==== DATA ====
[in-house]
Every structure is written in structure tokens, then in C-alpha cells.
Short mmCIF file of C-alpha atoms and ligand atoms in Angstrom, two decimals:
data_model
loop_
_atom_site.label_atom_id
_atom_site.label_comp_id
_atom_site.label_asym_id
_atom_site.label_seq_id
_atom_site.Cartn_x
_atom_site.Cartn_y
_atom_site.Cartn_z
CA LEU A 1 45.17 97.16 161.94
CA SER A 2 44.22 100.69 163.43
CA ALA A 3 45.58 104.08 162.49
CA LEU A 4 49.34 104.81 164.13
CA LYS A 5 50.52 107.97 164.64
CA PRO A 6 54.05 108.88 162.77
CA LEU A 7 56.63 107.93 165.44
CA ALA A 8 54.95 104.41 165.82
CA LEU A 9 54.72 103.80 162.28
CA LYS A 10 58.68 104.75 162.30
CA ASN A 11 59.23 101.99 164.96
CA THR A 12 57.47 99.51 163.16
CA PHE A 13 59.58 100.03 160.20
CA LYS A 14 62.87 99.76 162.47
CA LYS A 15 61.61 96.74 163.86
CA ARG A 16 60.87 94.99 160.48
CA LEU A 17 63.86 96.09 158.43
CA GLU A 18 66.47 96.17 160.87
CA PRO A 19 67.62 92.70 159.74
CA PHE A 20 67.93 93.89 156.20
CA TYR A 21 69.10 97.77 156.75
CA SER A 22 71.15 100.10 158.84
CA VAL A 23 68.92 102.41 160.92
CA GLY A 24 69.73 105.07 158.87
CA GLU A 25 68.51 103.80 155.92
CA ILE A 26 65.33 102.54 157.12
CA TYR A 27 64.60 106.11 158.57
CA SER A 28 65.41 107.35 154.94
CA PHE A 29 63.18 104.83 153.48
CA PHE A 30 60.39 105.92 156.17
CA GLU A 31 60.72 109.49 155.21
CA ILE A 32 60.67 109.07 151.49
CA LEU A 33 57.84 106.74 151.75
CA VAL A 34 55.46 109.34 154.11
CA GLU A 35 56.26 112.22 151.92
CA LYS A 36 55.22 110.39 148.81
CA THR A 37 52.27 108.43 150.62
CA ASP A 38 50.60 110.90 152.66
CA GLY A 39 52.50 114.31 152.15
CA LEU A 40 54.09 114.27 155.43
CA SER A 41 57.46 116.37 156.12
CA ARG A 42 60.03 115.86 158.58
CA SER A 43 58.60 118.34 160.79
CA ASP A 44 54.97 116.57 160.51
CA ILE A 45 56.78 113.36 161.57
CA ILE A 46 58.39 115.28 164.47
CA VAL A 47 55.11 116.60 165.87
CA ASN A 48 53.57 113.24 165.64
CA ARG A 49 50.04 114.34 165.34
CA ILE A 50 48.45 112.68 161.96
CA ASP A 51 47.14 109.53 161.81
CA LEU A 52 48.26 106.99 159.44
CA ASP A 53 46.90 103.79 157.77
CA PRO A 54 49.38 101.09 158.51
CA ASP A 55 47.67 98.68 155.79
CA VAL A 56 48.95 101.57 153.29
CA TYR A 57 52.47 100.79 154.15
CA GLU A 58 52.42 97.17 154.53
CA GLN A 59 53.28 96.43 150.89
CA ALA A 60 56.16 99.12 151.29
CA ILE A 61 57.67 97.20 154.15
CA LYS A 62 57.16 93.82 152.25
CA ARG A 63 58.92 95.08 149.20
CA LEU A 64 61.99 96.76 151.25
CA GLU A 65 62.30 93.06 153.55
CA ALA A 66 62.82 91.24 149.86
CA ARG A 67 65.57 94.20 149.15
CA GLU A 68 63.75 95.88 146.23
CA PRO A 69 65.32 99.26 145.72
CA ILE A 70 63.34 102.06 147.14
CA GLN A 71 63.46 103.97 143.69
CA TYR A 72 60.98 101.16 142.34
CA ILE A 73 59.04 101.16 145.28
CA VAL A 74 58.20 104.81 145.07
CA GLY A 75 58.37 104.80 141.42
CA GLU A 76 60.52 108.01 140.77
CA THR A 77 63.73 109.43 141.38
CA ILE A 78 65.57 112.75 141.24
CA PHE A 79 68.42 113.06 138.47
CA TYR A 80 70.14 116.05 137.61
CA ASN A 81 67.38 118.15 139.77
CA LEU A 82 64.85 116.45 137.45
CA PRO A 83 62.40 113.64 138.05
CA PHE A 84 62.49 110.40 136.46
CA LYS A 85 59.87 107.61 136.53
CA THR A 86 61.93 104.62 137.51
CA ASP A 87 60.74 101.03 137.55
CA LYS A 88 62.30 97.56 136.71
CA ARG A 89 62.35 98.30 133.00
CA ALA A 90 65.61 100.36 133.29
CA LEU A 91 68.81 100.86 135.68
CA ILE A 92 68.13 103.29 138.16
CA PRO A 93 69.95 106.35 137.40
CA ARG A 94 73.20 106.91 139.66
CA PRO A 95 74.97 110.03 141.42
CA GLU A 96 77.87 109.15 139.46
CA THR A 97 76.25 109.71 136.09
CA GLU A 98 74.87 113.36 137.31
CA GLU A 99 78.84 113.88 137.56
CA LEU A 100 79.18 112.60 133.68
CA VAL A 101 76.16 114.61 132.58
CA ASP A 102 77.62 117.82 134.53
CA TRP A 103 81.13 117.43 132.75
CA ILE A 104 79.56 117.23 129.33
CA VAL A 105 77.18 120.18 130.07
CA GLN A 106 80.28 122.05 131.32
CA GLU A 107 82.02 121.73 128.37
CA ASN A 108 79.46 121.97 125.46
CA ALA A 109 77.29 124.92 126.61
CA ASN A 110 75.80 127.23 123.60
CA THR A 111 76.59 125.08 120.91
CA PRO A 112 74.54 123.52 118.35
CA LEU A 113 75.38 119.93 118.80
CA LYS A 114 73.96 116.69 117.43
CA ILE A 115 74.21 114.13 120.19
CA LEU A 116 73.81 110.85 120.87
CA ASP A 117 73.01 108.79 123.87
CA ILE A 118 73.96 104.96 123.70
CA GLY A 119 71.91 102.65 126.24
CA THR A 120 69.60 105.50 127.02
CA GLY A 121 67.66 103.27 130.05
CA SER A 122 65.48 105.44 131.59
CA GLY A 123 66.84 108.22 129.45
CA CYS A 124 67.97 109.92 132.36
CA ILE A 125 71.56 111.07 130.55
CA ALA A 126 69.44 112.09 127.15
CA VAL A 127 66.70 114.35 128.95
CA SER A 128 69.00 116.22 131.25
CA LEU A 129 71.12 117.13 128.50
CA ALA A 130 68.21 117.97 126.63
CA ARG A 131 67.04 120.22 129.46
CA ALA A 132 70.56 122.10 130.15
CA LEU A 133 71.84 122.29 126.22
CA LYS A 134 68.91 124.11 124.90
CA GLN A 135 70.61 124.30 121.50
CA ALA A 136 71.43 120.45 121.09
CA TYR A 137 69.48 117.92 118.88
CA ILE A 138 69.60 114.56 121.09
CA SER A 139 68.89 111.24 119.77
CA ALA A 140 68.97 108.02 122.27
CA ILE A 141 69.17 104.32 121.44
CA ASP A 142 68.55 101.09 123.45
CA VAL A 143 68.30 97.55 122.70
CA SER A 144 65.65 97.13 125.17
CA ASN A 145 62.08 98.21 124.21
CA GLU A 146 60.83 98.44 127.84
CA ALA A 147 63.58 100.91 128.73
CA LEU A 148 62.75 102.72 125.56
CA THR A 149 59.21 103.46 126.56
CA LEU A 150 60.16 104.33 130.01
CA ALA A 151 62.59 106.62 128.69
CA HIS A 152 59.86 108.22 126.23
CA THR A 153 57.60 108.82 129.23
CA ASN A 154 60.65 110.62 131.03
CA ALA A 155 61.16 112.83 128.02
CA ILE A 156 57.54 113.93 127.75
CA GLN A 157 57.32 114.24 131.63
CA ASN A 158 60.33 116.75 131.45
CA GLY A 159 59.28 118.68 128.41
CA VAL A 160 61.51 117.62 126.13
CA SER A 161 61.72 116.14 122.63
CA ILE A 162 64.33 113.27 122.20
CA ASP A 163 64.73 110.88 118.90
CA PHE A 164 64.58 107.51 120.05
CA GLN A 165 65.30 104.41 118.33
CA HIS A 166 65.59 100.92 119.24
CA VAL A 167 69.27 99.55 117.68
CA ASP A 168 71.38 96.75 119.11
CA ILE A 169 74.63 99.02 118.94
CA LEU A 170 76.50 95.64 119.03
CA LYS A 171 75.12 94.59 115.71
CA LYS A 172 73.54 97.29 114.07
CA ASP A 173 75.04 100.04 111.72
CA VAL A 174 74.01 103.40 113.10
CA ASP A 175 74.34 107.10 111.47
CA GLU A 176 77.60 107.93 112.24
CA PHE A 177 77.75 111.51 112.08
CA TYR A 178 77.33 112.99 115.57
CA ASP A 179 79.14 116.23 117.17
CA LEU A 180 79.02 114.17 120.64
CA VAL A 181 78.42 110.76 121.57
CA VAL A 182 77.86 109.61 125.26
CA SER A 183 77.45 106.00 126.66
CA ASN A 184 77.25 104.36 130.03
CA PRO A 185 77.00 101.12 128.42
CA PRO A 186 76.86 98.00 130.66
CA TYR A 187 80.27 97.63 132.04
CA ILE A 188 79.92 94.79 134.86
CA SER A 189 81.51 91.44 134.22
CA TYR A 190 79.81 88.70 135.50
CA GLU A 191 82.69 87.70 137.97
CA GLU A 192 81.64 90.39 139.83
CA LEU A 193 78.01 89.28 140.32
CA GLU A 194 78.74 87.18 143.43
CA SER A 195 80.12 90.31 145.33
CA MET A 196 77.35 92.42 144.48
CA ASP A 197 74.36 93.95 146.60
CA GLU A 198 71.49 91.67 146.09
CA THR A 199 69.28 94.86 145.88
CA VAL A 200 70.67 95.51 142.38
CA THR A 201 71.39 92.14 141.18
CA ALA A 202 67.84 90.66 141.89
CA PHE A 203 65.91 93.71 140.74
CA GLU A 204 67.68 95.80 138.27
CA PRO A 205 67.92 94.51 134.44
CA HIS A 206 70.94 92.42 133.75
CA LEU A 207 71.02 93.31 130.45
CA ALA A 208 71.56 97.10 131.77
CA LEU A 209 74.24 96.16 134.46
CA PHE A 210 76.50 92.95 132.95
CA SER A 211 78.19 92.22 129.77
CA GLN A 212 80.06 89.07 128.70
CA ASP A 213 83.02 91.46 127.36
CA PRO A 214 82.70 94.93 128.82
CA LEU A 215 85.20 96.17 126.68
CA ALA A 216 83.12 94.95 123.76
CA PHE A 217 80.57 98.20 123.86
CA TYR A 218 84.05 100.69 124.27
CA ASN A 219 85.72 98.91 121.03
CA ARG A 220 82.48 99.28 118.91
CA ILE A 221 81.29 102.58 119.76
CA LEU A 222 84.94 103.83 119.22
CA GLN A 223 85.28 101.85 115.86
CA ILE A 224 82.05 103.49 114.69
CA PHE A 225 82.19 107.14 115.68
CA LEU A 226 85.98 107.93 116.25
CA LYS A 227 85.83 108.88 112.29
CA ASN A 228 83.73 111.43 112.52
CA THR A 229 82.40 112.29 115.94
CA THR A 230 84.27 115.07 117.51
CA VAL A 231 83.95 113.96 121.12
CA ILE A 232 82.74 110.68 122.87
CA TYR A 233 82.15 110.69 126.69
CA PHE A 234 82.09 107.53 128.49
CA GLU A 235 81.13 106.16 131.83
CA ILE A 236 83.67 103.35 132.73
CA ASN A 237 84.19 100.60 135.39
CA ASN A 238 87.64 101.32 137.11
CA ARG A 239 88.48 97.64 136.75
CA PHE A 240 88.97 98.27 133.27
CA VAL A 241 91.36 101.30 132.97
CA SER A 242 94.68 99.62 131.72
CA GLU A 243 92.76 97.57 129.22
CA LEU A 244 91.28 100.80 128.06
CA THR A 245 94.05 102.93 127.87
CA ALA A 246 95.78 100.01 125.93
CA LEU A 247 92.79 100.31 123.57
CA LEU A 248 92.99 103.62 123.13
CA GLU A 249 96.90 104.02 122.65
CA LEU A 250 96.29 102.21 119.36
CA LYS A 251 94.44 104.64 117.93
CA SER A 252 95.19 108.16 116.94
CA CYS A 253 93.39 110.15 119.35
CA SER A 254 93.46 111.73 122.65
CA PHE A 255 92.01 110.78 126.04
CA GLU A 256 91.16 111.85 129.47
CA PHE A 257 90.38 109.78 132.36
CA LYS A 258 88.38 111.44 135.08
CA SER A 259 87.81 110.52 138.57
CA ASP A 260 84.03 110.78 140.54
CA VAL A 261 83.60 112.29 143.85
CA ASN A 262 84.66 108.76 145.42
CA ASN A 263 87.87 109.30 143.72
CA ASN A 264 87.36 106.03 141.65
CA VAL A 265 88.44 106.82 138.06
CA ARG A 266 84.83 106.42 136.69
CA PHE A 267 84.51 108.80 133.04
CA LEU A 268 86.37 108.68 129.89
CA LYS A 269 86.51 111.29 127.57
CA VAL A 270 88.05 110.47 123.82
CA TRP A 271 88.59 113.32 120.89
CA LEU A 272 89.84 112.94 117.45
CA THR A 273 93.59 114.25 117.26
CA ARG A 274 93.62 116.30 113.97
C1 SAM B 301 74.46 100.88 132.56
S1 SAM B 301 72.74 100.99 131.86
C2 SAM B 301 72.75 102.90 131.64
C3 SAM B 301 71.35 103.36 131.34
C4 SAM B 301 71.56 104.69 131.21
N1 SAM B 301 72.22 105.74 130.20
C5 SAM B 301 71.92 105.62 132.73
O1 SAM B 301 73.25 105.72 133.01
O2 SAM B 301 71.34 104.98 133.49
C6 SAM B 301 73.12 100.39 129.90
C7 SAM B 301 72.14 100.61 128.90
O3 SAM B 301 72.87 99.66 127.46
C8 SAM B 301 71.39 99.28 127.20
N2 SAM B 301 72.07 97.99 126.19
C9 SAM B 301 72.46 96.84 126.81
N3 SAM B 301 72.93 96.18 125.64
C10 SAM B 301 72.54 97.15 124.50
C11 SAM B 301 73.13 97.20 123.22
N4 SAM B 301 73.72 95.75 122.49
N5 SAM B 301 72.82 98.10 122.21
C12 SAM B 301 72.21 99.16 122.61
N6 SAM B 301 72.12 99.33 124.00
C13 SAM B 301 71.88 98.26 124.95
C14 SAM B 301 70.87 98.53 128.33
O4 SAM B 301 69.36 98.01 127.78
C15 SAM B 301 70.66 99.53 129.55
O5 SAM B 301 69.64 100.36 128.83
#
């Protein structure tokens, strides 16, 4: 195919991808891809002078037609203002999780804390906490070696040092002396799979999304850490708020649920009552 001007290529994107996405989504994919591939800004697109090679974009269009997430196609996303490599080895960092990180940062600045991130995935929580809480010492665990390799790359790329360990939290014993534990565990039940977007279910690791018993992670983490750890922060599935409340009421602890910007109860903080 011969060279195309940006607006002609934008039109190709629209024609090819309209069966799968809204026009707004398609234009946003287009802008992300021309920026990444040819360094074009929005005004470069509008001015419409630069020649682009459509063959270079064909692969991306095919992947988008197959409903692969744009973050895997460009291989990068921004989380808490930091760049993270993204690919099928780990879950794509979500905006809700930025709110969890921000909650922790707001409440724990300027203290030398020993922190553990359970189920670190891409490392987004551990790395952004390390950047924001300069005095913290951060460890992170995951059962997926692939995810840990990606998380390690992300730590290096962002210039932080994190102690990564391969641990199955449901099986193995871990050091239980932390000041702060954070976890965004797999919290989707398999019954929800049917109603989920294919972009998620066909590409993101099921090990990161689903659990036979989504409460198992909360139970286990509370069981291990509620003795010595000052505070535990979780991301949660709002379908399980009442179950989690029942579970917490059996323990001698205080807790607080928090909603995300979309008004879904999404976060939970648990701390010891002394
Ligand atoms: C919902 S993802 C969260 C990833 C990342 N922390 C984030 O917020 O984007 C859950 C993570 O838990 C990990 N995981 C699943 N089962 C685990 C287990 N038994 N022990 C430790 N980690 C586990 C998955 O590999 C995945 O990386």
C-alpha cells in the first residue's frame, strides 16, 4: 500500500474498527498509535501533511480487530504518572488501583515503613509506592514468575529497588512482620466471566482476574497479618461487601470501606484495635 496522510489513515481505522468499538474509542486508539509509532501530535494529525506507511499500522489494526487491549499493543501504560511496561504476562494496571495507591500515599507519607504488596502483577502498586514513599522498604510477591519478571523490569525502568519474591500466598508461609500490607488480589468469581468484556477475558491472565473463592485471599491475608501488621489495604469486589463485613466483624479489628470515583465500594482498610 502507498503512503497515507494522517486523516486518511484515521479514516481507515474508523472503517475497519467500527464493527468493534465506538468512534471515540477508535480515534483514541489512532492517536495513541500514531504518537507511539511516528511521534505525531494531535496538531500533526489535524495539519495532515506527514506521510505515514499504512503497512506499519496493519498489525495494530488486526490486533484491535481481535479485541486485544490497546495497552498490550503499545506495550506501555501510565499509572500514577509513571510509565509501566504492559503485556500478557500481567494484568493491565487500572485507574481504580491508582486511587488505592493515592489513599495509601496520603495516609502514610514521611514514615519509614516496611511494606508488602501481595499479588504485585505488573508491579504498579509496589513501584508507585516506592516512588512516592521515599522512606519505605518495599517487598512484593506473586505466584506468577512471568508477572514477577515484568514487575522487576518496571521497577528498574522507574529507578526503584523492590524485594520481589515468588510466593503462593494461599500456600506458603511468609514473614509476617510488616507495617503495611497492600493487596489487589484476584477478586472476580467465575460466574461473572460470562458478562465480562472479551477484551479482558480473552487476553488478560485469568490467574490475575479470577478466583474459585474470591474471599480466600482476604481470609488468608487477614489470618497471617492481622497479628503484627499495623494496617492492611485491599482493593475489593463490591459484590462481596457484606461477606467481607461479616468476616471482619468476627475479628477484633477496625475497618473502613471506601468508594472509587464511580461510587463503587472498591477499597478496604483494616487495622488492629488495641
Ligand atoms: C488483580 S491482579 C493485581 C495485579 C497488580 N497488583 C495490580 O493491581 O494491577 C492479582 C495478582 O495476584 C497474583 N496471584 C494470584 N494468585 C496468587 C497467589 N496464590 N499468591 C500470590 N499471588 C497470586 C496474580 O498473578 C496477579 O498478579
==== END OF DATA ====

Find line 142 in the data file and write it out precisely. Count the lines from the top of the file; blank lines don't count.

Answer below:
CA ALA A 130 68.21 117.97 126.63